Nostalgia: A yearning for the past, often in idealised form
I liked him as soon as we met in a red-lit hostel dorm in springtime Berlin. It was 2008. I was nineteen while he was twenty five, and we spent the day climbing over walls and following crows past the River Spree.’Oh Crowsies, rats of the sky, you are the best tour guides in this golden city’ he roared in his whisky warm, Australian voice. I laughed all day.
I’d always been too shy to laugh properly before, too shy to open people up into giving their best selves. Matt was different. As he ran after my airport train as I left the next day, waving a white tissue, all mock dismay, I laughed happy tears until they messed up my mascara.
Back in Copenhagen on university exchange, I spent the month of May like every other, hiding from the lovely little Danish family I lived with, who I was scared of bumping into in the hallway full of flowers and light.
I spent the month in the university library, studying for my final Law exams and reading warm emails from Matt in the strip-lit computer room, emails so long his friend reading over his shoulder nicknamed him Novella.
After nights out, I did as I always did and went to my best friend Ri’s shabby apartment near Orstedparken where we’d cuddle into bed. The next morning, with the magic of the night before faded, I’d stumble into the park, quiet in the grey dawn. The park wasn’t large or grand, just a simple sweep of water under weeping willows, but, I’d imagine Matt there, with me, sharing stories under a tree.
Exams ended, Ri went home to London and Matt emailed to say he would arrive on the first day of summer, a Saturday morning.
‘I will be wearing a moustache and glasses. I don’t want any paparazzi, so don’t tell anyone who you are going to meet. Actually, tell them you are picking up Billy Zane.
I can’t wait to see your smiling face. YOU BETTER BE SMILING.’
I arrived at the airport in my new white dress, holding a crumpled bag of salmon sandwiches I’d made for him, waiting and afraid, afraid that things might not be the same anymore, afraid he may no longer like me.
Then Matt was walking towards me, smiling, with his dark stubble and Ray Bans and wrinkles from too much drinking and joie de vivre. As he kissed me on the cheek, I smiled.
We had the keys to Ri’s apartment for two weeks, and spent every day at the park. The flowers had opened up and blossomed round the water, barbeque smoke drifted from friends playing Bob Marley in the sun.
The park was across the road from one of Copenhagen’s busiest subway stations, Norreport, with traffic all around. Yet I don’t remember the sounds of the city, just Matt, as he kissed the mole besides my right eye and said it’s where beauty spots should always be.
I’d put daisies in his ears and in his wavy Colombian hair until he looked like Oscar Wilde’s selfish giant. Memories within memories, it took me back to the happy daisy chains I made in the garden with dad when I was young.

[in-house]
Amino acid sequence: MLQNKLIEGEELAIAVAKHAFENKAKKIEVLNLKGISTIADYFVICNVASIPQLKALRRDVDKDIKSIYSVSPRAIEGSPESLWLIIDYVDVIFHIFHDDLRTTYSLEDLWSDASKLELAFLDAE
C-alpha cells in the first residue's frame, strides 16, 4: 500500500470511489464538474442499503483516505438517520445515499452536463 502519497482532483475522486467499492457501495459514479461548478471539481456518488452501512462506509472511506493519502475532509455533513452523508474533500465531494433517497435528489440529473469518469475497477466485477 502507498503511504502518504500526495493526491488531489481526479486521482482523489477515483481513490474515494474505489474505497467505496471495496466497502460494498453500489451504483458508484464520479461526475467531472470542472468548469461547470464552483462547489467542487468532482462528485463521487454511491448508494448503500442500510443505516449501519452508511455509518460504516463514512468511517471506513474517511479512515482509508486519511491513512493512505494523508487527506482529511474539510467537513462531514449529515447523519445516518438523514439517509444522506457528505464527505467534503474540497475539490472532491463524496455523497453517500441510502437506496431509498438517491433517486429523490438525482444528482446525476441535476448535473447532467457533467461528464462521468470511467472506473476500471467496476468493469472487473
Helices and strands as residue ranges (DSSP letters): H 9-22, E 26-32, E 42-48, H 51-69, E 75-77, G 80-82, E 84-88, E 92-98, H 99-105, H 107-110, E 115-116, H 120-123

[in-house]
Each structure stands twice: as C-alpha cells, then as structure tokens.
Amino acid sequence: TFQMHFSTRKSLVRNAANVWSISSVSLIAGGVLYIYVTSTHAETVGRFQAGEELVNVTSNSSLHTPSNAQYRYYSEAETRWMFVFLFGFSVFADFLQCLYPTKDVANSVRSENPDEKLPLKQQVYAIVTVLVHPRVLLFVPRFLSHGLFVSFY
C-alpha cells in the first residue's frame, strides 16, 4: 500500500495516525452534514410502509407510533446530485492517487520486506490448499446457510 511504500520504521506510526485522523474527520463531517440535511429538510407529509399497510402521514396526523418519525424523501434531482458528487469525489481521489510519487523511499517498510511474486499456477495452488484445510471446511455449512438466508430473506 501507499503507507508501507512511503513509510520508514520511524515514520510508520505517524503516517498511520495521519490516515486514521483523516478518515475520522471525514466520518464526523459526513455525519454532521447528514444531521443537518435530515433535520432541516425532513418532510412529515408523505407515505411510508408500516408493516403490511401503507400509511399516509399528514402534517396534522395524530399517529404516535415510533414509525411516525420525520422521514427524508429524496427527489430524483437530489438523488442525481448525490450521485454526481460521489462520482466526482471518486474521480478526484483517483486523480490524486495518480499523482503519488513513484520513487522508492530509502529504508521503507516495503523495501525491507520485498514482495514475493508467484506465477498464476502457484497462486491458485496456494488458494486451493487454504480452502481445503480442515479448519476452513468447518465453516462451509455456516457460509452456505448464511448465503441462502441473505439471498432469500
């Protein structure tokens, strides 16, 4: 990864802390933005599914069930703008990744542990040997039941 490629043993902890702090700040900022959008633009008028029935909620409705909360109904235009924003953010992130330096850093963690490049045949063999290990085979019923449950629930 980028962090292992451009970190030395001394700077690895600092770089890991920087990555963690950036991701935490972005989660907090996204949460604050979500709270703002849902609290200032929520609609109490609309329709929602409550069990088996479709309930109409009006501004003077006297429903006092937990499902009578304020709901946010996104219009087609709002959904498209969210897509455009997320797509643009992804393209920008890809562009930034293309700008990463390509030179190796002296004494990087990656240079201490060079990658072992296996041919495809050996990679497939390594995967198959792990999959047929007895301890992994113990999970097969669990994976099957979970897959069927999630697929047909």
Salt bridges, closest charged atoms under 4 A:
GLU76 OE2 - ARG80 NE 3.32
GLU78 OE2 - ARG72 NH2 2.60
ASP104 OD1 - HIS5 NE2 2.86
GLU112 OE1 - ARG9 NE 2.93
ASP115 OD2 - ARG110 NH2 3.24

Nostalgia within nostalgia, the willows grazing the water reminded me of visiting Monet’s garden, aged four, where mum and dad gently laughed at the American tourists gushing over the waterlilies, while I slowly realised that I wasn’t actually in Disneyland no matter what dad tried to say.
I gave Matt my memories, two decades of stories I’d never told anyone, and spoke the words of a year’s silence until I felt sad with the realisation of just how lonely I’d been.
Each morning I’d slip off to my own apartment, empty during weekdays, to breathe in the old silence, though invariably I’d end up asleep while America’s Next Top Model played on repeat.
Late, always late, each afternoon I’d rush out of the tube towards the park, finding him easily amongst all the blonde families. Kicking my sandals into the grass, I’d kneel down to hug him.
‘Sorry I’m late.’
‘You said you were going to be an hour.’
‘I was an hour.’
‘You think you can fool me because I don’t have a watch?’
I buried into his shoulder, ‘Alright, I took two hours.’
‘Alright, alright, Two and a half.’
‘Ails’, he laughed. ‘I can tell by the sun, by how much I’ve read, by how drunk I am, that you took longer than that.’
One afternoon, I pretended not to notice as he strolled up the hill, timed his DSLR, and captured us with the lake in the background, in matching floral clothes that blossomed in the sun, his strong hand placed on my bare knee.
Copenhagen’s red-roofed buildings were full of art galleries, independent cinemas and cafes, but we left them untouched. It was enough just to know that they were there. In my memories, we only left the park when the effects of wine and warmth and touch became too much.
On our last night, while we sat down in the silent park and looked out at the water, he howled made-up tunes into the sweet moonlight. Rubbing his feet that lay in my lap, I asked,
‘What are you thinking?’
‘Look at the reflections of that pole in the water. It’s like sausages being made in a factory.’
‘I was thinking of you’.
It was all I could do.
I knew I’d lost Matt after I visited him in Melbourne at the end of summer. Those last images of him develop unwanted, like spoiled photos in a darkroom, because by then, I’d lost myself to him, could no longer face him without make up in case I didn’t look pretty enough, could no longer draw pictures or write stories in case they weren’t creative enough, could barely talk in front of his friends because I felt I wasn’t good enough. Then six months later, back at university in Edinburgh, I received the email from him that finally admitted, ‘At the end, I didn’t feel it’.
I took down his sweet photos, and tried to let the bittersweet memories fade.